Mephisto Waltz

by Frank Tallis

Mephisto Waltz, seventh in the Max Liebermann Mystery series, unfolds in Vienna at the turn of the twentieth century. It was a time and place of high culture, from music and art to coffee and pastries; of scientific advances, from photographic equipment and fingerprinting techniques to the psychoanalytic theories of Sigmund Freud; and of dissatisfaction, disruption and change emerging in everything from the social roles of women to the rise of anarchist movements. Max Liebermann is a psychiatrist and follower of Freud's theories who often finds himself assisting his friend, police detective Oskar Rheinhardt. They are just two of a large, vividly described cast of characters. 

Mephisto Waltz opens with a historical event which sets the tone for the fictional murder case which Rheinhardt, with Liebermann's assistance, must attempt to solve amid a complex and sometimes gruesome mass of clues, some of which prove misleading. Almost throughout, the reader knows more than the investigators, including glimpses of a sinister character with a "pointed beard and aquiline nose" who resembles "Lucifer, in the guise of an aging libertine." Though this man is clearly implicated in some way, he remains cloaked in enough mystery to keep readers wondering how he ties into the details of the case.

The chapters are short, often just two or three pages, creating a mosaic-like impression of fin de siècle Vienna and its people. As with a mosaic, the story's overall shape can be hard to make out until enough scenes pile up for readers recognize the recurring characters and the patterns of their lives, something that will likely be easier for readers familiar with the central characters from other novels in the series. Distinctly of their time, the characters nevertheless suggest parallels to people and phenomena of our own time, as for example when Liebermann reflects that "large groups, crowds, especially, are characterized by extremities of action. The usual prohibitions of civilized life cease to have effect and violence can easily erupt." (2018; 293 pages, including a Note on History and Sources)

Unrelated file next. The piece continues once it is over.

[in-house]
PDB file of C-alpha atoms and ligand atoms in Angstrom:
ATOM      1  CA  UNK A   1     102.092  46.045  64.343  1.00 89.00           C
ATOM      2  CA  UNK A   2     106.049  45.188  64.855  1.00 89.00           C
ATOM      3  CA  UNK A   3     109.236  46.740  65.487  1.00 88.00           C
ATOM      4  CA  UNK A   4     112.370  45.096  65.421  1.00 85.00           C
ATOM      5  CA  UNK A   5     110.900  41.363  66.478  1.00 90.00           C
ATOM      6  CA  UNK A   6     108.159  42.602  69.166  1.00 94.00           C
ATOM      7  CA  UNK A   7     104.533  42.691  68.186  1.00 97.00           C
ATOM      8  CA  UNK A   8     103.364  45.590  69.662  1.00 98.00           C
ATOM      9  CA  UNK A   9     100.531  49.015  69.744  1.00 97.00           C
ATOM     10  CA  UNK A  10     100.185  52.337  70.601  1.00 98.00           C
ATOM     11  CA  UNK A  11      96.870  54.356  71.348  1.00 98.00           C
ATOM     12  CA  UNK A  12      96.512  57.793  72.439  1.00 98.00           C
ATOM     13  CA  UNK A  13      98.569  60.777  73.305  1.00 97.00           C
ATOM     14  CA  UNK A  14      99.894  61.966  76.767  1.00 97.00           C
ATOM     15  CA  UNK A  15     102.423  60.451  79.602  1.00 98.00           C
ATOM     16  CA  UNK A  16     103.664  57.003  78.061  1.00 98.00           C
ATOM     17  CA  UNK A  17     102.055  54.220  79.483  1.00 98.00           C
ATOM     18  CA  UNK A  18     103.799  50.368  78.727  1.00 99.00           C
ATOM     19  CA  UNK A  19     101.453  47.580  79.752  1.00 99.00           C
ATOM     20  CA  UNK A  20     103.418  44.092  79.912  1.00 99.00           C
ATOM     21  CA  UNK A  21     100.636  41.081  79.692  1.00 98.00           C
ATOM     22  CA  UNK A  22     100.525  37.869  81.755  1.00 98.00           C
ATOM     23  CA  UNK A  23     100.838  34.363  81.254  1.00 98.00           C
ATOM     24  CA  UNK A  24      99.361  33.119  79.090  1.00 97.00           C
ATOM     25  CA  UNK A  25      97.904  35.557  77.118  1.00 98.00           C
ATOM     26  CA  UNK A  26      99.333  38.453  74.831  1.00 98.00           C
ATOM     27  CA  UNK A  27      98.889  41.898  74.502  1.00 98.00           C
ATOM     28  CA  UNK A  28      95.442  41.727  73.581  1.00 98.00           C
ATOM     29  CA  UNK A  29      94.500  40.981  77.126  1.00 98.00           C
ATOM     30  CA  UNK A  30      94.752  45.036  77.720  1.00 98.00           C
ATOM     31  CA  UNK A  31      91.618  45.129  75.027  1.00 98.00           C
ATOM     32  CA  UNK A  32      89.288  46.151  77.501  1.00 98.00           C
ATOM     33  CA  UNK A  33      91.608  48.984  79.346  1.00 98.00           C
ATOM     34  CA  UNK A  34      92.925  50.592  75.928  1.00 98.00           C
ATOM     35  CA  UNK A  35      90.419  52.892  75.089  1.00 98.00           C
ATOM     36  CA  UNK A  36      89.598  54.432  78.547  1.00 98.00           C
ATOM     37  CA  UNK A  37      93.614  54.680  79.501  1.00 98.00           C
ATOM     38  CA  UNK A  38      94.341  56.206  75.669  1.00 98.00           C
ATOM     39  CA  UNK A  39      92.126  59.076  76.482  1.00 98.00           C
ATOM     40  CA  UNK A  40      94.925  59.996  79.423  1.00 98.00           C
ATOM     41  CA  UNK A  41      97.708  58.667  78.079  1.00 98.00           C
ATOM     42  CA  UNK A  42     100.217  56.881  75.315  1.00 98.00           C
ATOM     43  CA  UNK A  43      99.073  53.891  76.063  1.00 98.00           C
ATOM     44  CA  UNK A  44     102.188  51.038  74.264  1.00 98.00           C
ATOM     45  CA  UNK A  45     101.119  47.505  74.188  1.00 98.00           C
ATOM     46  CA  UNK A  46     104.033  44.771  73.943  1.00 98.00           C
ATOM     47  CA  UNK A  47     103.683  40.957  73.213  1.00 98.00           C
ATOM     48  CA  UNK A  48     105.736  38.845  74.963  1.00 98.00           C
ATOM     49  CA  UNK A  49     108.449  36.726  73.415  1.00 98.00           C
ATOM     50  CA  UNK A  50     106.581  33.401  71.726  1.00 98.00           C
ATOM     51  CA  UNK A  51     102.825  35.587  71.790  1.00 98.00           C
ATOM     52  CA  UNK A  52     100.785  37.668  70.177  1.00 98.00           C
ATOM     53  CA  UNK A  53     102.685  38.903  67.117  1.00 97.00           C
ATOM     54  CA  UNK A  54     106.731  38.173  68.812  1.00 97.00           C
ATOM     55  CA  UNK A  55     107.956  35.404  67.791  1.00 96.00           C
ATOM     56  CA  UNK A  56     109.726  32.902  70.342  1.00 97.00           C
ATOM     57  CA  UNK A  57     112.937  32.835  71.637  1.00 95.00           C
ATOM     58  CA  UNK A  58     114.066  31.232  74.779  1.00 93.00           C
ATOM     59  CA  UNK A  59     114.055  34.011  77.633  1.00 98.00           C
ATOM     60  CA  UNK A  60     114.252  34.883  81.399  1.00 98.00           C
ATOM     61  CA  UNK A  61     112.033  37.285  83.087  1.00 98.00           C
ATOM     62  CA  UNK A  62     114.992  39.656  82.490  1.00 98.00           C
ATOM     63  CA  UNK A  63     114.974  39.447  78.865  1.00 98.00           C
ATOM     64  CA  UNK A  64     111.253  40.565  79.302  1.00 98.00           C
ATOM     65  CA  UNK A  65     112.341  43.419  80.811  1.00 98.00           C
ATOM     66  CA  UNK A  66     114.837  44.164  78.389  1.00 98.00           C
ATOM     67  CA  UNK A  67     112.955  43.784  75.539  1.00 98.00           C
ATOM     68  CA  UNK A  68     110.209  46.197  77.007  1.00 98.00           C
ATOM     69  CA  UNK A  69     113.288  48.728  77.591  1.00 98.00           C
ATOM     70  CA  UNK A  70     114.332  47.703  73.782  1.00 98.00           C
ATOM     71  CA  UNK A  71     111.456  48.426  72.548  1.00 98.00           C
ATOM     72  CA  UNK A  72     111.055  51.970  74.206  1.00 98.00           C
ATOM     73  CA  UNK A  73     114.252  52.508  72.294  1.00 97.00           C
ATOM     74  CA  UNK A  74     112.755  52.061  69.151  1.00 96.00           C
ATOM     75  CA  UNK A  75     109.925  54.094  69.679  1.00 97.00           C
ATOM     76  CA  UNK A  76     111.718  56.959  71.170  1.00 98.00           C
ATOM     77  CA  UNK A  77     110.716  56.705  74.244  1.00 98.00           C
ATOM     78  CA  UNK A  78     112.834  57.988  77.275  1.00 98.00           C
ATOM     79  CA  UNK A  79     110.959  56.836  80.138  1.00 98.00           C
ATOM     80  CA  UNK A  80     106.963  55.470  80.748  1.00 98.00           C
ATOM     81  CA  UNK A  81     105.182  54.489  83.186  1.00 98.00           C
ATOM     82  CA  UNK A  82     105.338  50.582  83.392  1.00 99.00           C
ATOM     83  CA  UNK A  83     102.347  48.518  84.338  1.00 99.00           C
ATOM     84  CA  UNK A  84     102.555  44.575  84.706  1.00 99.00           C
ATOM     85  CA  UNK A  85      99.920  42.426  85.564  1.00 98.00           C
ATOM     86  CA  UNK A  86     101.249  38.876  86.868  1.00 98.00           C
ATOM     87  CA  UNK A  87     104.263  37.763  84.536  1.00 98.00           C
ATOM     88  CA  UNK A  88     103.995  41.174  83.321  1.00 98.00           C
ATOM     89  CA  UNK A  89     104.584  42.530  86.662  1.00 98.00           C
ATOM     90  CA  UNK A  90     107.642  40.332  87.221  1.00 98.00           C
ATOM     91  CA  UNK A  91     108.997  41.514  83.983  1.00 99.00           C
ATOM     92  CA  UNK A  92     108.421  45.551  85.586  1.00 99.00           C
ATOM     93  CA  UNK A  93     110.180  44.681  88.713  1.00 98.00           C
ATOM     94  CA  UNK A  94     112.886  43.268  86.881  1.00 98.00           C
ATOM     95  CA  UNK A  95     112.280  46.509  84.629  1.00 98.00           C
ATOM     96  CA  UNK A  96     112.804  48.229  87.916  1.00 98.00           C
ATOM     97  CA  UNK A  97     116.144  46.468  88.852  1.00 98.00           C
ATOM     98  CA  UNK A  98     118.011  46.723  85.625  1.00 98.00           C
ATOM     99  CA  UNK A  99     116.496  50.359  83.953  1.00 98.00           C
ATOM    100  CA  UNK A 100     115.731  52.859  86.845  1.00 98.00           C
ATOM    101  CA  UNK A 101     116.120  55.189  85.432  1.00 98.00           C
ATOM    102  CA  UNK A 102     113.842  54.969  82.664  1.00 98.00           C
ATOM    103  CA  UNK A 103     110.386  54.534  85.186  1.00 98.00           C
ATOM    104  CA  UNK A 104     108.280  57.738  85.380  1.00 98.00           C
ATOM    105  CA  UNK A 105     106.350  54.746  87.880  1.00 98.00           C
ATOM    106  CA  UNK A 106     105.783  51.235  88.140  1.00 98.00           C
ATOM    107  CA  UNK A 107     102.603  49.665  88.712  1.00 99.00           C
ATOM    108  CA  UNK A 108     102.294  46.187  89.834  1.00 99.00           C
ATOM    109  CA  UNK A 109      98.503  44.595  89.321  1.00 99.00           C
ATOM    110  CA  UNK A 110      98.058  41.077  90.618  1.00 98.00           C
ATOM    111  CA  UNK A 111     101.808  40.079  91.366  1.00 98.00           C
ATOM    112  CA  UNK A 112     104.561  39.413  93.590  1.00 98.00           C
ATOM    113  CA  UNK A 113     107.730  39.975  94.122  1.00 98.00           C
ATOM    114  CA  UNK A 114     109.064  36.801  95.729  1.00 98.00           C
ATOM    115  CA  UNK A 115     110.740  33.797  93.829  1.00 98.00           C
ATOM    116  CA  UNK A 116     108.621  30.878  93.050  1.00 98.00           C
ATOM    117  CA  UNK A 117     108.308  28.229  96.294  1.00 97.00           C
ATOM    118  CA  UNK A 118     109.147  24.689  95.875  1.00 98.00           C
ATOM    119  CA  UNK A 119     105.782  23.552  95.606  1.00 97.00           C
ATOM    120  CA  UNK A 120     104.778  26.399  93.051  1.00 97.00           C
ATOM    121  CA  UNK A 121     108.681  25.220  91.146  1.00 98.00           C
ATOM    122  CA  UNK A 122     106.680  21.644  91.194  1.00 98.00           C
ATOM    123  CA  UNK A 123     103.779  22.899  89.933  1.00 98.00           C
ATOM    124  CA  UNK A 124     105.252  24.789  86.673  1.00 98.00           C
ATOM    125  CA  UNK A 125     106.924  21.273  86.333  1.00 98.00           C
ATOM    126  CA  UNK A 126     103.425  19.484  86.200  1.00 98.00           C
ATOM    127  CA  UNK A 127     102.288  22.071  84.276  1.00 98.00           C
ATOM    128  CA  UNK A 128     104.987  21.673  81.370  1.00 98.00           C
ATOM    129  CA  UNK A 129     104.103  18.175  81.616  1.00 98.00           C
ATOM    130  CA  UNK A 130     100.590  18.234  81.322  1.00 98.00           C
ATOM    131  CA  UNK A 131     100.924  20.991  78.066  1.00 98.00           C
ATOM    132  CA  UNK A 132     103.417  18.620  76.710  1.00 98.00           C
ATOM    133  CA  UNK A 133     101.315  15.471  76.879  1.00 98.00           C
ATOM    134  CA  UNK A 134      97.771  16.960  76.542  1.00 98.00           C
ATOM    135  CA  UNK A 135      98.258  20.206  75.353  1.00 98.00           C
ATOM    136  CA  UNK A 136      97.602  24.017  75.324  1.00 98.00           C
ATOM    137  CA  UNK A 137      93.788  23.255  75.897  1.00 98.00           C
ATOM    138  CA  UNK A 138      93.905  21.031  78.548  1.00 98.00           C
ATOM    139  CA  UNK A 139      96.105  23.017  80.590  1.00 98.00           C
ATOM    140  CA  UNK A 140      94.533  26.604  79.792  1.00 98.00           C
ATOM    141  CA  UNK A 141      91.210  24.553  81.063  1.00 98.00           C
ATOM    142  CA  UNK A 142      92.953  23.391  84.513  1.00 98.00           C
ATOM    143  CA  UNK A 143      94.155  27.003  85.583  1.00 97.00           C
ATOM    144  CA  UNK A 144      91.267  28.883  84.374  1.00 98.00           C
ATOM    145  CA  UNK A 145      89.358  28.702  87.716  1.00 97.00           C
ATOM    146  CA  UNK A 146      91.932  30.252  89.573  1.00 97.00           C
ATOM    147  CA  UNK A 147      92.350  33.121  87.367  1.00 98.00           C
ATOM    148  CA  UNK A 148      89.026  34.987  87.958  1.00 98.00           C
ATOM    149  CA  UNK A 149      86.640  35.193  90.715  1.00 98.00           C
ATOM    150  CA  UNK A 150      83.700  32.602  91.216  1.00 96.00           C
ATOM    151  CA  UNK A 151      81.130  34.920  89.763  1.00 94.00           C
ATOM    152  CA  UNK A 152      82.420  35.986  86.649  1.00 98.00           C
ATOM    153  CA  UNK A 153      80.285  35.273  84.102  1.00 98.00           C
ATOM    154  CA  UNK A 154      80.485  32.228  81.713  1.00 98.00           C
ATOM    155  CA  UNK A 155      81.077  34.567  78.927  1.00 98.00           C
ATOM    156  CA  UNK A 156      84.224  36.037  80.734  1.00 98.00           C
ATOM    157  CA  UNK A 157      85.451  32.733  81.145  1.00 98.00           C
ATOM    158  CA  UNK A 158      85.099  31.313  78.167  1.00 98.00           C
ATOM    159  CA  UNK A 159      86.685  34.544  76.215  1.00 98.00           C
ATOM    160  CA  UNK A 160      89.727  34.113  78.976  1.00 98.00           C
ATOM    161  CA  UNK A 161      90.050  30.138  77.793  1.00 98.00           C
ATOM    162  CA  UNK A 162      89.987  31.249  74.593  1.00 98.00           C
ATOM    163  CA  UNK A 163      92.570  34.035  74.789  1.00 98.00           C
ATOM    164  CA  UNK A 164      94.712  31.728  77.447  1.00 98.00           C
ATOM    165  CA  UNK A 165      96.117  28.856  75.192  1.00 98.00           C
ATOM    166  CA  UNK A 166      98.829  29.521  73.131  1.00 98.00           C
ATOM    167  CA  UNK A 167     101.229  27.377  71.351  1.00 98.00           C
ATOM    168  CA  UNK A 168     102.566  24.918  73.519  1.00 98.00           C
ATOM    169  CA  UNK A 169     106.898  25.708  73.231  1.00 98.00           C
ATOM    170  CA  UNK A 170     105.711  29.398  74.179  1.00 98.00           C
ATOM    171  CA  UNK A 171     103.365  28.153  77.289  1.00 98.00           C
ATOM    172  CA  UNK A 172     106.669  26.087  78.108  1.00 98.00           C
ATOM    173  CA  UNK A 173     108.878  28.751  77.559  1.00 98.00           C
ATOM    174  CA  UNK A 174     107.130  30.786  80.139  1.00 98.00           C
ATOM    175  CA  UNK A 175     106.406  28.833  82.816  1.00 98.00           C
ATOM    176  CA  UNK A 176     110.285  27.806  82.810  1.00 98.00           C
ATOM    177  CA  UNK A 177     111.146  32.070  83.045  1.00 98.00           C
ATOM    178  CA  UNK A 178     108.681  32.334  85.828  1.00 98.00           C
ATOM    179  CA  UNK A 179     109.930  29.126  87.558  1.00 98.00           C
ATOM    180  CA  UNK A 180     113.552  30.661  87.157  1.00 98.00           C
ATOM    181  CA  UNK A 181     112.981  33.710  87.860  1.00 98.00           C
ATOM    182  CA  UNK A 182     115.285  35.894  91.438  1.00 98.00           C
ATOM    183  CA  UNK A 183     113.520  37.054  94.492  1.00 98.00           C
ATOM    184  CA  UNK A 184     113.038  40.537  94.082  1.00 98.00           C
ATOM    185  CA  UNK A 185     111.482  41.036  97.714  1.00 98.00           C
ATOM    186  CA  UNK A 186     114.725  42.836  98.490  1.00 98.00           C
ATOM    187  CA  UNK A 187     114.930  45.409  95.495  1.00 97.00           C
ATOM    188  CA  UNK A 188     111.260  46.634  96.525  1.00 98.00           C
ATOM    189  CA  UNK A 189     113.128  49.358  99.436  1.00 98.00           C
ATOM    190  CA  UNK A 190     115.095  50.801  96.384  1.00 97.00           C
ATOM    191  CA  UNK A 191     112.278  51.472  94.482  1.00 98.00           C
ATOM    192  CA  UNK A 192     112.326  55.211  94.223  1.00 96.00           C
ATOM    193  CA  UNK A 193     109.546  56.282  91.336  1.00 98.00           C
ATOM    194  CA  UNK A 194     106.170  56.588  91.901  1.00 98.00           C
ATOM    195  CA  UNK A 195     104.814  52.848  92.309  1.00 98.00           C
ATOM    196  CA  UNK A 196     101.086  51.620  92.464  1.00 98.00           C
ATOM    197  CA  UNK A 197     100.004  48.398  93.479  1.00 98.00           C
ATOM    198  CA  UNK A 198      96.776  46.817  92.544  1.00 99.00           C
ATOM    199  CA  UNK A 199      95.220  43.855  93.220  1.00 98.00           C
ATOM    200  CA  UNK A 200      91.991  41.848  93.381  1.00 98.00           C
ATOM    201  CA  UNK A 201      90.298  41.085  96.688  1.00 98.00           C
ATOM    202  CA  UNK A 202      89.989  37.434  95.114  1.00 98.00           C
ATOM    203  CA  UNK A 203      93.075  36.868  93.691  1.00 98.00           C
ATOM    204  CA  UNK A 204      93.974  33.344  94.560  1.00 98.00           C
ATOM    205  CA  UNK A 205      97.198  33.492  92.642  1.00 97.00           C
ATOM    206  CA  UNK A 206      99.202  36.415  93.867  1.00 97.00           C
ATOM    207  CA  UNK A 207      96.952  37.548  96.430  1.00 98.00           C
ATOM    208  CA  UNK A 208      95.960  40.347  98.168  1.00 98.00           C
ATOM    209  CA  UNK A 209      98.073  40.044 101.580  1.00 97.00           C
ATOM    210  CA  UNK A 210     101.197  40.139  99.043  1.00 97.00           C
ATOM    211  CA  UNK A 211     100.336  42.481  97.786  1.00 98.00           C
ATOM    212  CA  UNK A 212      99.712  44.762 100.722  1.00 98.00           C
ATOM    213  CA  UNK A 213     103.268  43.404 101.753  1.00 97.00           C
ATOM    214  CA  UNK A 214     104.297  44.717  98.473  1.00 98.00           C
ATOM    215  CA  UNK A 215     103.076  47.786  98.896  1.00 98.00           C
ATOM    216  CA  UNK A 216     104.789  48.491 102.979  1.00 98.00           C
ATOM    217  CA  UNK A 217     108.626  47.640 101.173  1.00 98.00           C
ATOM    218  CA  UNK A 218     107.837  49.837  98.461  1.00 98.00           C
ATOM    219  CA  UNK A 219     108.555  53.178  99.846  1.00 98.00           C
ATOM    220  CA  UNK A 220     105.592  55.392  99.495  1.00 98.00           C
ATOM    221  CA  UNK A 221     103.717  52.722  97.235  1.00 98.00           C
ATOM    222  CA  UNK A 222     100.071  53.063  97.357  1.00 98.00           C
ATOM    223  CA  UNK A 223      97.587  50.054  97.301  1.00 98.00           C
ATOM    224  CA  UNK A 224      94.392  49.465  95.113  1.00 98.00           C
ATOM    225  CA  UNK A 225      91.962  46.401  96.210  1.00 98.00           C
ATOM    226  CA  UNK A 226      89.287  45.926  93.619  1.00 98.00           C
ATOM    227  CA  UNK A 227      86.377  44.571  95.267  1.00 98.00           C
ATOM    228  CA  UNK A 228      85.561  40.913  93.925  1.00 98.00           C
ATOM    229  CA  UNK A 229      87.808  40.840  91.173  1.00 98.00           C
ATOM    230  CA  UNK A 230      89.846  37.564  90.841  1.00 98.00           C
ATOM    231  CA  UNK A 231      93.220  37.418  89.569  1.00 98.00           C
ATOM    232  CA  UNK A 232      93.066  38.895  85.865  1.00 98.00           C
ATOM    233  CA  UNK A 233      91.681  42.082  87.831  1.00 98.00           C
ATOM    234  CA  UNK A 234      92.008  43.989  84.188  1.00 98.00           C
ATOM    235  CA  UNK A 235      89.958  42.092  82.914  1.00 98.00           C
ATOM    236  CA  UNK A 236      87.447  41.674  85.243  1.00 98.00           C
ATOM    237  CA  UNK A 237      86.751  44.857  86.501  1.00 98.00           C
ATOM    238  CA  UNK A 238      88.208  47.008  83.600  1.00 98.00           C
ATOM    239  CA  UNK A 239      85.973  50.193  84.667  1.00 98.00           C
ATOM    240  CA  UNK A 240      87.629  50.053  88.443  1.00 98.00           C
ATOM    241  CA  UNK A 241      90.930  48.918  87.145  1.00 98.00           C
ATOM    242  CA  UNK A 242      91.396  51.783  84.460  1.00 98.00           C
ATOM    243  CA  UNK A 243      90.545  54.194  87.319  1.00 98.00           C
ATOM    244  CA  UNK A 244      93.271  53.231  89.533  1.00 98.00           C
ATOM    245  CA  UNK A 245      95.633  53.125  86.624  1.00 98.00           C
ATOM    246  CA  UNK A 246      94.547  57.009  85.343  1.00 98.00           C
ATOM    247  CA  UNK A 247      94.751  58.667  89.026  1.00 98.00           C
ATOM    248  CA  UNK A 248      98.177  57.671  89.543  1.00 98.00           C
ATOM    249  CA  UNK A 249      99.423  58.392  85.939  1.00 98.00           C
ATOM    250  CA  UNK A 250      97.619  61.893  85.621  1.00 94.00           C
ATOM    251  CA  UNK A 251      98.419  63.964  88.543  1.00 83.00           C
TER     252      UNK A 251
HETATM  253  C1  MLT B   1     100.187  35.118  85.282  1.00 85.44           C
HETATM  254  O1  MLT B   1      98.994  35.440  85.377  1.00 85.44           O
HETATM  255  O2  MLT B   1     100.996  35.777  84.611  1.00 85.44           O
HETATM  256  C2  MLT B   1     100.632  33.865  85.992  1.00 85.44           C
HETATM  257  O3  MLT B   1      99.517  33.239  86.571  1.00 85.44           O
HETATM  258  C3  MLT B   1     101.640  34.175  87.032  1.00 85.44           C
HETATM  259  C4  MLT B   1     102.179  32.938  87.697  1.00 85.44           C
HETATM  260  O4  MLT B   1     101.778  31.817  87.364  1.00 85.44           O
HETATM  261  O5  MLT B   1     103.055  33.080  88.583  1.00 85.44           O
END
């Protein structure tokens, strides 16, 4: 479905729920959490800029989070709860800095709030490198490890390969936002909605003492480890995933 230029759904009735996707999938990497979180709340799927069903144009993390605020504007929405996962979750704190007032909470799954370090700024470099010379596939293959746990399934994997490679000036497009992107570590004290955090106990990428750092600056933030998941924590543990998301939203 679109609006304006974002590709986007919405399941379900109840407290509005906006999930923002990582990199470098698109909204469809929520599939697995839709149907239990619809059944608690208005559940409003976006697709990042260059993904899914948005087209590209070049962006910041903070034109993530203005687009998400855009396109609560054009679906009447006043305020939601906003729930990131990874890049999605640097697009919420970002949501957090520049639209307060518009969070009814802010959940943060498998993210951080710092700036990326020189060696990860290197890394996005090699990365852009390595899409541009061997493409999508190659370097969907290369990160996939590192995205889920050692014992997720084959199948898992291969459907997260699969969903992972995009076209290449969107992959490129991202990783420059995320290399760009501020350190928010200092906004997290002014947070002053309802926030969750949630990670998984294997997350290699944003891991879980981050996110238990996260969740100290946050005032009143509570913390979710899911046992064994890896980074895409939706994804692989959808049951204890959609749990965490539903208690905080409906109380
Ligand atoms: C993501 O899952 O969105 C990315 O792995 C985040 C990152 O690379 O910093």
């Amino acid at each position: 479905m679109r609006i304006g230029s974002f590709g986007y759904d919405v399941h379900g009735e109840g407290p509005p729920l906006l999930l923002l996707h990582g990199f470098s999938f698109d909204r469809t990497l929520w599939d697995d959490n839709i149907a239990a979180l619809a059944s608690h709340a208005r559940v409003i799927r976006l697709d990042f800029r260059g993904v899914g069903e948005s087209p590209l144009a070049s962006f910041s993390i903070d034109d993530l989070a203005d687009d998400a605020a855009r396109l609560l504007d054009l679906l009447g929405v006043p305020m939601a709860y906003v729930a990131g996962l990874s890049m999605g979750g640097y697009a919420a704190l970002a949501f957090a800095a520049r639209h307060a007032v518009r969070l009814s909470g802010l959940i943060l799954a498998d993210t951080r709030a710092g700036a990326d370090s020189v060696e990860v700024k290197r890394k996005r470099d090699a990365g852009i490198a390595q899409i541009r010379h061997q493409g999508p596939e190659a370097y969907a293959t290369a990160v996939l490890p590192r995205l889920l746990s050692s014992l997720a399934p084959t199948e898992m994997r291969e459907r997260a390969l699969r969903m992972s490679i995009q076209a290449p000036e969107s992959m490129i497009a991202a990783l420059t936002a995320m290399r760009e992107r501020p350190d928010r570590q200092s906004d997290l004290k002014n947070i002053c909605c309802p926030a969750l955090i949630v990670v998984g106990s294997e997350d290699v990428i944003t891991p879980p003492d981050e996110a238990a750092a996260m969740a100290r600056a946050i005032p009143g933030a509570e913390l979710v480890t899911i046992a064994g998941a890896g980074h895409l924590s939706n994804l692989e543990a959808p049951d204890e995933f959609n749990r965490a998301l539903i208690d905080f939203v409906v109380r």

More about Mephisto Waltz at Powell's Books or The Book Depository

Other mystery novels set in turn-of-the-twentieth-century Vienna:

A Death in Vienna by Frank Tallis (2005; titled Mortal Mischief in the U.K.), Liebermann helps Rheinhardt investigate the death of a beautiful medium; #1 in the Liebermann Papers series. More info

The Empty Mirror by J. Sydney Jones (2009), about a Jewish lawyer in 1898 Vienna who investigates the murder of a woman who modeled for the artist Gustav Klimt; #1 in the Karl Werthen mystery series. See review or more info at Powell's Books

Nonfiction about the history of Vienna:

The Age of Insight by Eric Kandel (2012), about the pioneers of art, science and medicine in 1900 Vienna, written by a neuroscientist who ties the creative ferment of historic Vienna to modern theories of the brain. More info

A Nervous Splendor: Vienna, 1888/1889 by Frederic Morton (2011), about the murder-suicide of Crown Prince Rudolf and his mistress, and the young Freud, Mahler, Klimt, and other creative people of Vienna near the end of the nineteenth century. More info


The website of Vienna's Sigmund Freud Museum

Back to Twentieth Century: Europe Before the Wars

Back to Directory of Book Reviews

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